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Olympic Officials Unveil Rules on Masks, Singing, Transport for COVID-19 Games

2021-02-03 14:03:34
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Olympic officials on Wednesday unveiled the first of many COVID-19 rules for the Games in Tokyo this summer, banning singing and singing at events and requiring participants to “ always '' wearing masks, except while eating, sleeping, or outdoors.

The measures, which also include rules forbidding officials and personnel of international federations from using public transportation without permission, are unlikely to provide comfort to a wary Japanese public increasingly opposed to organizing the Games during a global pandemic.

Officials acknowledged that the Tokyo Summer Olympics was 'different' would be than all previous Olympics, but reiterated that they could keep the postponed event safe this year.

"There will be a number of restrictions and conditions that the participants will have to respect and follow that will impact their experience, especially when it comes to the social aspect of what the Olympics can be," said Pierre Ducrey, the director Operations Olympic Games at the International Olympic Committee (IOC).

The Tokyo Olympics were postponed by a year due to the 2020 coronavirus pandemic and are expected to start in July.

New rules in a & # 39; scenario & # 39; published jointly by the Tokyo Olympic organizers, the International Olympic Committee and the International Paralympic Committee range from regular hand washing protocols to disinfecting dining tables after dinner. )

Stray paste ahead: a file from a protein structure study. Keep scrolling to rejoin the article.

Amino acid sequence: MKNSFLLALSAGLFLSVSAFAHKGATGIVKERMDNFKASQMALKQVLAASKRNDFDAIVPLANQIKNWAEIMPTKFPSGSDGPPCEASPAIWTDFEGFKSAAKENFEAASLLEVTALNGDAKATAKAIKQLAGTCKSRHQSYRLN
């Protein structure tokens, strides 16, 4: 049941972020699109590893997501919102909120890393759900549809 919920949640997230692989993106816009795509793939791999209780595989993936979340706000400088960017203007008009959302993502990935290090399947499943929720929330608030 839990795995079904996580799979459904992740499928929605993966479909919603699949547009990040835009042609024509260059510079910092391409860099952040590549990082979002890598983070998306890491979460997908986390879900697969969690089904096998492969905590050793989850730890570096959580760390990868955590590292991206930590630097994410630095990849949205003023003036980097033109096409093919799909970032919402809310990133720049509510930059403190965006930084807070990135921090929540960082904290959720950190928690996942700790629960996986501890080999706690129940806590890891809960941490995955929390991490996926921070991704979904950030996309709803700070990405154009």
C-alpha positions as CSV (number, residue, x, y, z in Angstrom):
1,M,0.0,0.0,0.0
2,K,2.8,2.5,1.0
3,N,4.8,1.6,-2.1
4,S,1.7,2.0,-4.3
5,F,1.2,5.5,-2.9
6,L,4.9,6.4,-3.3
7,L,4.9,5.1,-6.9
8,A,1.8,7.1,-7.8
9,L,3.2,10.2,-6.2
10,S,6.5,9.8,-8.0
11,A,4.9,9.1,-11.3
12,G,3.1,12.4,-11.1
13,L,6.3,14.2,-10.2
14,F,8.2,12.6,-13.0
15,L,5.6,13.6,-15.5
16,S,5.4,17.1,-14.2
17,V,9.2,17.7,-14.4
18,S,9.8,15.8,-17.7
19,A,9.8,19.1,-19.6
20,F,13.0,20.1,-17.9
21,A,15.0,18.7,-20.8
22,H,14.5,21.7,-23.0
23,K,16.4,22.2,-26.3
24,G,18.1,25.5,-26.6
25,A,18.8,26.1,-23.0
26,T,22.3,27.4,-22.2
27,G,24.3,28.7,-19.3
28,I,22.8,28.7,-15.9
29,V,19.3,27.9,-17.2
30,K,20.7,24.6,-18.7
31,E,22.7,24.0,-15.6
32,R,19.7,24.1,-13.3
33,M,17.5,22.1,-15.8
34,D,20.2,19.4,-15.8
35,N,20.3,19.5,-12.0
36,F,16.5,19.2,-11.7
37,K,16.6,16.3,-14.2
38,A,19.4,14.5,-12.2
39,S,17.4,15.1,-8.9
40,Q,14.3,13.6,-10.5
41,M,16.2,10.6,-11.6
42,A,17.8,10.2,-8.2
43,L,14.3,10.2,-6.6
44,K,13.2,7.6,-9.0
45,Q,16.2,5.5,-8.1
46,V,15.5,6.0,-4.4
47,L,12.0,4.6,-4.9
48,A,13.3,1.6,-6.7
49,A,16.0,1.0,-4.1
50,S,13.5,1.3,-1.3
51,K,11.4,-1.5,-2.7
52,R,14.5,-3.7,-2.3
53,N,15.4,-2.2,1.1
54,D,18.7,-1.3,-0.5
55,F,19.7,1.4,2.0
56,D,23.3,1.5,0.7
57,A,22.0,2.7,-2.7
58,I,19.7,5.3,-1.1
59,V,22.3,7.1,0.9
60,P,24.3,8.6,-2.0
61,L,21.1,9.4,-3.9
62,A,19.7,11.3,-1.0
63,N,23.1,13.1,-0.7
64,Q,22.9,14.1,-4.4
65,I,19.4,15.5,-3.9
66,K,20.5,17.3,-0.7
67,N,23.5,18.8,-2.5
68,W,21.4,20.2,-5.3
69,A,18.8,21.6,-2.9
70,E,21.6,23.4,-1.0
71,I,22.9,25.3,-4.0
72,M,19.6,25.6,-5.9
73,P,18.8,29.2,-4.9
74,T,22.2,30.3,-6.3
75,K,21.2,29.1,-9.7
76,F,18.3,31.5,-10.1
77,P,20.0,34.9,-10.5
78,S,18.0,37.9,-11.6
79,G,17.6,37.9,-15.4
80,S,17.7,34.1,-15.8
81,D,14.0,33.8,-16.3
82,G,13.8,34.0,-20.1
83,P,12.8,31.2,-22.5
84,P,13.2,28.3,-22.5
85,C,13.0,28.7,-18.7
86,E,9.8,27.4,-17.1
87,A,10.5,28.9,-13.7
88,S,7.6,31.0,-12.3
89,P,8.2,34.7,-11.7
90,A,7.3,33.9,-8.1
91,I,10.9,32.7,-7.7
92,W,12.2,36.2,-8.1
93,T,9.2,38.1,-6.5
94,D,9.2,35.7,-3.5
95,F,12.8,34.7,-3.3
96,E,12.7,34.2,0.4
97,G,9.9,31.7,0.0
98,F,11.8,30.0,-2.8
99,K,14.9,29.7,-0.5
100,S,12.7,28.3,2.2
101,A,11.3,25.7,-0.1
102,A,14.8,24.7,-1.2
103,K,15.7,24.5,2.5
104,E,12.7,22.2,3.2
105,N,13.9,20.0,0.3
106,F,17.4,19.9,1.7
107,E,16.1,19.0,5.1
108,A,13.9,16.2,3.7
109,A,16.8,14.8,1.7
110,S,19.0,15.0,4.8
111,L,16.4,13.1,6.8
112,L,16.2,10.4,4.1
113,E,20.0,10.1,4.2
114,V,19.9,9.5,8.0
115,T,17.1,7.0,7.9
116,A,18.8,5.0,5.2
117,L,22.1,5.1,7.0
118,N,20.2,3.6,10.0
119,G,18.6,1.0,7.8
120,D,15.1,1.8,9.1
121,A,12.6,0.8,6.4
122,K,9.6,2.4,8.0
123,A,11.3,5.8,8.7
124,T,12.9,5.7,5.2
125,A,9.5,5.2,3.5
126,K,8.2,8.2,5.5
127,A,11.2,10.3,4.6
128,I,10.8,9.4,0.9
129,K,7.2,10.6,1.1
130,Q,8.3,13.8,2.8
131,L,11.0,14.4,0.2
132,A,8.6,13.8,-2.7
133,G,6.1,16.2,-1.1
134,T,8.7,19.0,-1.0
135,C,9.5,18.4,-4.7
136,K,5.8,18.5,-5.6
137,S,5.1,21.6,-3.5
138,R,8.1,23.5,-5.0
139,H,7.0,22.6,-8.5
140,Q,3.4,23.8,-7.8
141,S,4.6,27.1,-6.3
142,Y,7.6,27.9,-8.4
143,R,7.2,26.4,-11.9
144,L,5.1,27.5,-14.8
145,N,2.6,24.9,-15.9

Polls show public caution

Delegations and staff will also need to appoint a COVID-19 liaison officer who will ensure that participants follow the guidelines. Serious violations of the virus rules could lead to exclusion from the Games, the playbook said.

Officials said the rules unveiled Wednesday will apply to delegates from international federations participating in the Games, adding that they would publish updated guidelines in April, with more details on testing and isolation and more specific guidelines for athletes.

Japan has outperformed most other advanced economies in the fight against the coronavirus, killing fewer than 6,000 to date. But new infections in Japan rose to record highs in early January, sparking a state of emergency in Tokyo and some other areas. The government extended the emergency in most of those places on Tuesday.

Nearly 80 percent of the public is against holding the Olympics as scheduled this year, according to recent polls, concerned that an influx of athletes will further spread the virus.

A medical association representing doctors in Tokyo fighting the coronavirus told Reuters this week that medical staff would not have the time to volunteer at the Olympics because they were under too much pressure to deal with the third wave. of the pandemic.

The country, which is the last of the Group of Seven Advanced Industrialized Countries to begin vaccinating its population, will begin its vaccination campaign later this month, some of which are concerned that medical resources will expand further.

When asked about such concerns, an official from the Tokyo 2020 Organizing Committee said it was important to strike a balance between supporting the local medical system and organizing the Games.

(Additional reporting by Ju-min Park; writing by Ju-min Park and Mari Saito; edited by Toby Chopra and Alex Richardson)

Top photo: The Olympic symbol is being reinstalled after being removed for maintenance prior to the postponed Tokyo 2020 Olympics in the Odaiba section on Tuesday December 1, 2020 in Tokyo. (AP Photo / Eugene Hoshiko)

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